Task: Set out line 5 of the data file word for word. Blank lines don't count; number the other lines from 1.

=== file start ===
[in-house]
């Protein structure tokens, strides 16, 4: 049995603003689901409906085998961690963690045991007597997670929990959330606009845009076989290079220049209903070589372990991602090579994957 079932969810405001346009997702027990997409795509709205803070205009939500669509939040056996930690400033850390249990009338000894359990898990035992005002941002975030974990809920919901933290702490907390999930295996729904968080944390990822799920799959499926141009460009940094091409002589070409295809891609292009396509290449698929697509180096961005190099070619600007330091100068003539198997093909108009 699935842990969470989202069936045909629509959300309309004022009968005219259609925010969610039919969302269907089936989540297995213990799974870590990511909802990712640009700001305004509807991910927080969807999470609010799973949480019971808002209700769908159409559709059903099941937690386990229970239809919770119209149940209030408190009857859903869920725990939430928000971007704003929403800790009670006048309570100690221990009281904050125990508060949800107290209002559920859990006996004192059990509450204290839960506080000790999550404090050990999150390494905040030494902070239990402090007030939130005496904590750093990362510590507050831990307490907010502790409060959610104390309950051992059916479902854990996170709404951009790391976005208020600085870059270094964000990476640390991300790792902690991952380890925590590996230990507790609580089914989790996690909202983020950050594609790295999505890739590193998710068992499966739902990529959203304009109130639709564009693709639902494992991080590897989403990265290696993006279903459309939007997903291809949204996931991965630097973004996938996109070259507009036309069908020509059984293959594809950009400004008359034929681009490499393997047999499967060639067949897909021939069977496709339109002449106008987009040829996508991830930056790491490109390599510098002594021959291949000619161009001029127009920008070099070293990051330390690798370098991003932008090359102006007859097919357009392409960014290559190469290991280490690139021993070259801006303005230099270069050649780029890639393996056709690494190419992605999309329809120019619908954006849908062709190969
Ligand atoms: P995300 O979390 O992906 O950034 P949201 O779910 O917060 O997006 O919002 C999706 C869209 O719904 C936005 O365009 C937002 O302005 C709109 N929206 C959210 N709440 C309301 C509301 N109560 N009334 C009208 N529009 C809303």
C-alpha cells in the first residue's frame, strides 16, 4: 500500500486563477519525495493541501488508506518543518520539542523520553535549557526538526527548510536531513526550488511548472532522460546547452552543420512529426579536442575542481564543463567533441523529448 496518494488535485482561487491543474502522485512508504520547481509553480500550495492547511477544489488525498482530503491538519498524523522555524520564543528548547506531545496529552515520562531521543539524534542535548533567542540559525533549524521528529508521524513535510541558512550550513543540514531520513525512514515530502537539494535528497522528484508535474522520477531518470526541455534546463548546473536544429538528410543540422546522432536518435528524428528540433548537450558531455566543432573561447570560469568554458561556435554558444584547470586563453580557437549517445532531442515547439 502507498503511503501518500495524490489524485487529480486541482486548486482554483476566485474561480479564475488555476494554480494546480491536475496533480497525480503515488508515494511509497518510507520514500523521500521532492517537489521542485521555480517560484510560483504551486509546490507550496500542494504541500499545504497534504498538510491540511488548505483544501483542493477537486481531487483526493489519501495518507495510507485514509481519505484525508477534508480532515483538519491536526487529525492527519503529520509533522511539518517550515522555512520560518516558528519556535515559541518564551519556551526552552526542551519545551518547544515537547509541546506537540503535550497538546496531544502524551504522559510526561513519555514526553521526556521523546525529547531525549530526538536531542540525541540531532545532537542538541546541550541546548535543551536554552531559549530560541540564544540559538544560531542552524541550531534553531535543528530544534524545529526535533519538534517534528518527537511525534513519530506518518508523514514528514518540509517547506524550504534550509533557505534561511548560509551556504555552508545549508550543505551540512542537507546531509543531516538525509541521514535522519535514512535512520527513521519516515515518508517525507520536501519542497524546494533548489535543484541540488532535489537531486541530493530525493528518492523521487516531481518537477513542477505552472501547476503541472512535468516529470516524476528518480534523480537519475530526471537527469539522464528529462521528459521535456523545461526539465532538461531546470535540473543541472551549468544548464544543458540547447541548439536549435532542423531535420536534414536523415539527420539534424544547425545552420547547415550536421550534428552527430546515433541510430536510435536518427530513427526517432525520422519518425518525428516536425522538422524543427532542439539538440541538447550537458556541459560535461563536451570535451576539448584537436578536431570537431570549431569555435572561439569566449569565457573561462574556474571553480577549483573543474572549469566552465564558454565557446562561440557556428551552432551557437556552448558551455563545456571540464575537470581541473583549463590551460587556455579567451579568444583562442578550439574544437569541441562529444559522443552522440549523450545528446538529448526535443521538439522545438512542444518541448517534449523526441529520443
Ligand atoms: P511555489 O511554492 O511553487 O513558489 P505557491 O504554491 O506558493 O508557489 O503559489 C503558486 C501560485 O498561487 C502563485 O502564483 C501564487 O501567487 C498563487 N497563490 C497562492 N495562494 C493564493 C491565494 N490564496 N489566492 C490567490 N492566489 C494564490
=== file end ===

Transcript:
Ligand atoms: P511555489 O511554492 O511553487 O513558489 P505557491 O504554491 O506558493 O508557489 O503559489 C503558486 C501560485 O498561487 C502563485 O502564483 C501564487 O501567487 C498563487 N497563490 C497562492 N495562494 C493564493 C491565494 N490564496 N489566492 C490567490 N492566489 C494564490